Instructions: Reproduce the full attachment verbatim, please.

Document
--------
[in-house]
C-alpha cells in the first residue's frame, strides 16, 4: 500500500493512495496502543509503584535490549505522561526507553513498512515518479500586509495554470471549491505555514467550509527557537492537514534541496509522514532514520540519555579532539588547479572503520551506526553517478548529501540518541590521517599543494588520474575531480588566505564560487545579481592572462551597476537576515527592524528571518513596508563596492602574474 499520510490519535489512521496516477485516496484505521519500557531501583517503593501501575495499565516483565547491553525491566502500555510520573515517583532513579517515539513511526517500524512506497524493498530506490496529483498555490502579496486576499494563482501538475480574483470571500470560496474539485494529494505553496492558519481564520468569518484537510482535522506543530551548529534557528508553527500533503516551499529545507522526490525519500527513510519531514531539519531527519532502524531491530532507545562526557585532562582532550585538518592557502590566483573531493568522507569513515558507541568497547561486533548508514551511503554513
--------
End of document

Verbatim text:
[in-house]
C-alpha cells in the first residue's frame, strides 16, 4: 500500500493512495496502543509503584535490549505522561526507553513498512515518479500586509495554470471549491505555514467550509527557537492537514534541496509522514532514520540519555579532539588547479572503520551506526553517478548529501540518541590521517599543494588520474575531480588566505564560487545579481592572462551597476537576515527592524528571518513596508563596492602574474 499520510490519535489512521496516477485516496484505521519500557531501583517503593501501575495499565516483565547491553525491566502500555510520573515517583532513579517515539513511526517500524512506497524493498530506490496529483498555490502579496486576499494563482501538475480574483470571500470560496474539485494529494505553496492558519481564520468569518484537510482535522506543530551548529534557528508553527500533503516551499529545507522526490525519500527513510519531514531539519531527519532502524531491530532507545562526557585532562582532550585538518592557502590566483573531493568522507569513515558507541568497547561486533548508514551511503554513